Cornelius Lysaght

Cancelling horseracing tips on the Today Programme would be a mistake

Last week an article surfaced which sparked widespread consternation among horseracing fanatics and bewilderment for devotees of Radio 4’s Today programme. After almost half a century, the BBC apparently, are considering dropping their regular tips section from sports bulletins.

Now, if you fall into neither of these camps, this news is unlikely to alarm you. But perhaps it should. Because to many, moves like this are symptomatic of a larger issue – a creeping hostility towards betting – which is a leisure pastime enjoyed harmlessly by millions.

According to the Daily Mail, Corporation executives have discussed abandoning the section because the tips are feared to be ‘anachronistic’ and that it is ‘irresponsible to be seen to be encouraging gambling at a time when it is a politically sensitive subject’.

Encouraging gambling? Oh for goodness sake. This just goes to show the extent of the impact from some of the more puritan elements of the debate during the long wait for the publication of the Government’s gambling review White Paper, a wait that is now apparently entering its final furlong.

Fact is, this section of the Today programme rarely had anything to do with genuine tips, and more to do with light relief. Horses often with a silly name, or maybe an appropriate one connected to the news agenda, were often picked. For example, I seem to recall hearing the prospects of Cabinet Of Clowns being talked up for the 4-26 at Salisbury one Thursday in September during the political crises of 2022.

That runner was only fourth, so became one of the literally thousands over the decades to have been subjected to light-hearted derision by the main programme presenters, from the legendary Brian Redhead onwards, for their seemingly unerring ability to not get their heads in front.

Redhead’s pun-loving co-host John Timpson famously teased sports reporter Mike Ingham in the style of Shakespeare’s Richard III after news of another loser with: “A horse, a horse, Mike Ingham for a horse.”

When the feature was invented in the summer of 1977 it was intended to provide some moments of light relief during a programme that in those days was so often concerned with the deep-rooted issues dividing 1970s Britain.

And in my experience the millions of listeners each week absolutely get that, positively relishing the whole thing: when I was BBC racing correspondent one of the first questions many people I encountered asked about my job – with a big micky-taking smile – was whether I did the Radio Four tips and when there was last a winner, if ever (they are not quite as bad as folklore will have it). Not one ever mentioned betting on them.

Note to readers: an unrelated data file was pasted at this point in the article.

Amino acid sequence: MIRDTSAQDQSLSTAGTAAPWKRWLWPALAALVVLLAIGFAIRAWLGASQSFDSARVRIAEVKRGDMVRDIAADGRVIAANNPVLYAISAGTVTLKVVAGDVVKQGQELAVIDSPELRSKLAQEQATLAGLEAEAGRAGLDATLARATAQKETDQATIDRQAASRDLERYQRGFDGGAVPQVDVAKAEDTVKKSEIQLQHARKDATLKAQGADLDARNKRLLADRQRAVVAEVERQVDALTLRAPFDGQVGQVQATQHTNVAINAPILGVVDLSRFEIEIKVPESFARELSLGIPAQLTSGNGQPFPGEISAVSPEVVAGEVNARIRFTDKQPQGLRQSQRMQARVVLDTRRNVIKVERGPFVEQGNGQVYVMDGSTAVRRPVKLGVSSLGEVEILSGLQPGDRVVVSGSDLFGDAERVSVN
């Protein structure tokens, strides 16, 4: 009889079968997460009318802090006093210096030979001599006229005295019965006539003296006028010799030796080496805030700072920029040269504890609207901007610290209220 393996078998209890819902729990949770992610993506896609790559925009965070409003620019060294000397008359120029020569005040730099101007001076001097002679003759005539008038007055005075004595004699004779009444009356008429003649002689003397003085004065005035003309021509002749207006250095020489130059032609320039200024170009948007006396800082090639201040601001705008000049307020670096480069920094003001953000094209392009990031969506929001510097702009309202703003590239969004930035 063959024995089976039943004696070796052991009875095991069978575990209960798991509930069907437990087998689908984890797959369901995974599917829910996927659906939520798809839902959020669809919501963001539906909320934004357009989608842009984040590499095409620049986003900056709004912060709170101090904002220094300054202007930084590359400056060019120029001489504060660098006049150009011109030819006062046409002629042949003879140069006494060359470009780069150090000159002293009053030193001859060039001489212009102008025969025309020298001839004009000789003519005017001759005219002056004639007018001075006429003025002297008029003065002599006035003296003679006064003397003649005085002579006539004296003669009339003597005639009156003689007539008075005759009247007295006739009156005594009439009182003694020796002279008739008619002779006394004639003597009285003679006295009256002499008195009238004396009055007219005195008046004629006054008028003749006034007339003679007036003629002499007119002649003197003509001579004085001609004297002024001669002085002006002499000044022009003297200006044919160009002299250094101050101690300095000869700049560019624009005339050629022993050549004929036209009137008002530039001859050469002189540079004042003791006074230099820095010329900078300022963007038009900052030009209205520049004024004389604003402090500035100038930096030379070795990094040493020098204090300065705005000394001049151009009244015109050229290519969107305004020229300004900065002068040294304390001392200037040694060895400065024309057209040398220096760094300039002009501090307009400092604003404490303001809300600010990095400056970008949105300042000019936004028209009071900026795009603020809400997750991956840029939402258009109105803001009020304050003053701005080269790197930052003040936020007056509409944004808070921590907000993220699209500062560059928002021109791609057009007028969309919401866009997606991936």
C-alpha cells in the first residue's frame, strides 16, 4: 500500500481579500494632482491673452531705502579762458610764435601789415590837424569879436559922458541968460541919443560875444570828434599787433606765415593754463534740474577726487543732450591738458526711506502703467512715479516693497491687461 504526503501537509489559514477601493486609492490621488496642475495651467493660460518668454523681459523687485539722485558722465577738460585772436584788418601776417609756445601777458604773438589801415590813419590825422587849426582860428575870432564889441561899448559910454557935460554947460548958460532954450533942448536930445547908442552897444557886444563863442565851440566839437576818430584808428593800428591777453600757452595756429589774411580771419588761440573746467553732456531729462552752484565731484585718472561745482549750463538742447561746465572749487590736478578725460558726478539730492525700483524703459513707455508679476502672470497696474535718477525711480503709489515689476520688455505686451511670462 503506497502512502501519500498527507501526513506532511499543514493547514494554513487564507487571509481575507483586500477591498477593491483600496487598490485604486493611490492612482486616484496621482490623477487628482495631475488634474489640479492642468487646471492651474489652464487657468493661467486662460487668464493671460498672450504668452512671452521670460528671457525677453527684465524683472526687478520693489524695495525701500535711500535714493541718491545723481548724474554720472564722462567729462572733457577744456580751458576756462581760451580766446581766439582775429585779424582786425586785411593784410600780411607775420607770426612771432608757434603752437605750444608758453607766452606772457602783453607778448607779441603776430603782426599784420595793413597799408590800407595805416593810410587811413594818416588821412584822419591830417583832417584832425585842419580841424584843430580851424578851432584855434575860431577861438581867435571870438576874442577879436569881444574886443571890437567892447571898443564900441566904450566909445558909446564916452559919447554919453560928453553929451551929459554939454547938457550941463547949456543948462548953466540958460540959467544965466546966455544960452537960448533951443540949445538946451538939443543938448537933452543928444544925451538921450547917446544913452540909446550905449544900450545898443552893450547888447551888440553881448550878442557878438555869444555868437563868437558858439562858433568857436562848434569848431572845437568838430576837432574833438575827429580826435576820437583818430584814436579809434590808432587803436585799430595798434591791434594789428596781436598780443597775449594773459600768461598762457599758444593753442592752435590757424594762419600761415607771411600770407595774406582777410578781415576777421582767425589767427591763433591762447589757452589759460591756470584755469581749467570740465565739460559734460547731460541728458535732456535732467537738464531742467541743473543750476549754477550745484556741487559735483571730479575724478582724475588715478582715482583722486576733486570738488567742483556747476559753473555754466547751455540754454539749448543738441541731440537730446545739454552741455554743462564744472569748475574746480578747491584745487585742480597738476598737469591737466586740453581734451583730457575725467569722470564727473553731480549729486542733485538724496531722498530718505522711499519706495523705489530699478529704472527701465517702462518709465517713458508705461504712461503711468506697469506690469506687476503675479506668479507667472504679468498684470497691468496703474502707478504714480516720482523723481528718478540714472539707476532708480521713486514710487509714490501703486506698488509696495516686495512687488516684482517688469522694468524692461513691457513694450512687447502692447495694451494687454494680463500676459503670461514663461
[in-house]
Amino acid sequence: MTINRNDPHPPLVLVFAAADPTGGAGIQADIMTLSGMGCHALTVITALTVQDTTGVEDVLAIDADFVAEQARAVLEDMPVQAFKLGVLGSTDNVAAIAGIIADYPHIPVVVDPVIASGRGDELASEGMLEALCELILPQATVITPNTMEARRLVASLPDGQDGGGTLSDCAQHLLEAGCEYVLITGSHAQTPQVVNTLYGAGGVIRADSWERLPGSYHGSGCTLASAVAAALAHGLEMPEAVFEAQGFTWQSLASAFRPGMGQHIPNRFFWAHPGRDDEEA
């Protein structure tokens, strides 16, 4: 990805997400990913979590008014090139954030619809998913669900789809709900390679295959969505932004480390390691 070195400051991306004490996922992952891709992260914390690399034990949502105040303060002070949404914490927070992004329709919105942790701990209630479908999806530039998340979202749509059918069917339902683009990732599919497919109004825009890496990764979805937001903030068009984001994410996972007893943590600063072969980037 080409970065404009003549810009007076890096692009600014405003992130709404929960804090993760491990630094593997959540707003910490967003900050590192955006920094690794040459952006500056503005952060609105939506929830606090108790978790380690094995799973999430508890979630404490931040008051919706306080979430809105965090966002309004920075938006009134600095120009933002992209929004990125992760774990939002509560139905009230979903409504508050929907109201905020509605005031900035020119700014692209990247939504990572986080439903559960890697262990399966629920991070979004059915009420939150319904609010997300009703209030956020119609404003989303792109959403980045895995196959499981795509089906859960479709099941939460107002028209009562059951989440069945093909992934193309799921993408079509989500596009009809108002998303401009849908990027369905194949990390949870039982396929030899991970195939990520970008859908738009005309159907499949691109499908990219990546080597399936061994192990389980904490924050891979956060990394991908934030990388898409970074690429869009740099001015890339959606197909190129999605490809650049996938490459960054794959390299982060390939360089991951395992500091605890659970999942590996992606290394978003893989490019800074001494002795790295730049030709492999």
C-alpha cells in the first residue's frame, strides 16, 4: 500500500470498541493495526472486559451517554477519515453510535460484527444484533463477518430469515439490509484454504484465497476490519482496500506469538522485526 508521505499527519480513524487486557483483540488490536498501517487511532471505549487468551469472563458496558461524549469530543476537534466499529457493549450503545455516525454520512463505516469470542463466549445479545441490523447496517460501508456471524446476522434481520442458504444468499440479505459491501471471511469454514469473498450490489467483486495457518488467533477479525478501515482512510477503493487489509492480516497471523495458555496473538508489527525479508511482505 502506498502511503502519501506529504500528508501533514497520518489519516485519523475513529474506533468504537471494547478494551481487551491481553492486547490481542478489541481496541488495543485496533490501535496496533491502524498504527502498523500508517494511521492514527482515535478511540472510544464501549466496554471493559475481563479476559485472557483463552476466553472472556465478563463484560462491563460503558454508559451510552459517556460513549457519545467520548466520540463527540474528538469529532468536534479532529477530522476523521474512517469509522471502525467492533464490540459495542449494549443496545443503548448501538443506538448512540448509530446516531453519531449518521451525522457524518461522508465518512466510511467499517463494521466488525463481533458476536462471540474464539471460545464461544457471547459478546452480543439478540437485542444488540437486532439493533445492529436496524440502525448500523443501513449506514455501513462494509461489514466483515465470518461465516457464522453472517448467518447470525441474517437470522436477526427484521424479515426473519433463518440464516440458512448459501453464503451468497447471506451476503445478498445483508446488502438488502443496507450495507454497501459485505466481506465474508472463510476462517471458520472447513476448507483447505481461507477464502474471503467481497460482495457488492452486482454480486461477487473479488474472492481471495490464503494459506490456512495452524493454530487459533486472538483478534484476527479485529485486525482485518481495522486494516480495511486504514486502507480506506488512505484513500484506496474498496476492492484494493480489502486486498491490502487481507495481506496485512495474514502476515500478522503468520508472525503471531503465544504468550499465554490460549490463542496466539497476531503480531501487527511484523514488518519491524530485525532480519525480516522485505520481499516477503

They have become nearly as much a part of the varied fabric of Today as Thought For The Day or the review of the papers, and while, yes okay, they are possibly anachronistic in the 2020s, lots of things in our society can be seen as a bit odd but that does not make them bad or lacking entertainment value – quite the opposite in fact – and I believe many Today devotees will miss the fun if they are dropped.

As an aside, regardless of anything else they also represent a priceless regular mention for a sport that can do with all the mentions it can get.

And betting plays a vital role in keeping that sport running, providing £350m to horseracing annually through the levy, sponsorship and media rights.

Of course, gambling is a red-hot topic as arguments continue about updating regulations to make them fit for the more digitalised age in which we live, but any changes must be sensible and proportionate.

Everyone agrees that potentially vulnerable people must be protected and changes in that direction will be welcomed. But equally all sides need to recognise and respect that betting is a legitimate and harmless pastime for millions of people – just like tuning into the Today programme. It is neither fair, helpful or appropriate to treat a pastime enjoyed by millions as some sort of toxic annoyance that should be shunned. As an ardent fan of horseracing and the BBC, I hope this article proves false.

Cornelius Lysaght - Journalist, broadcaster and BBC horse racing correspondent between 2001 and 2020

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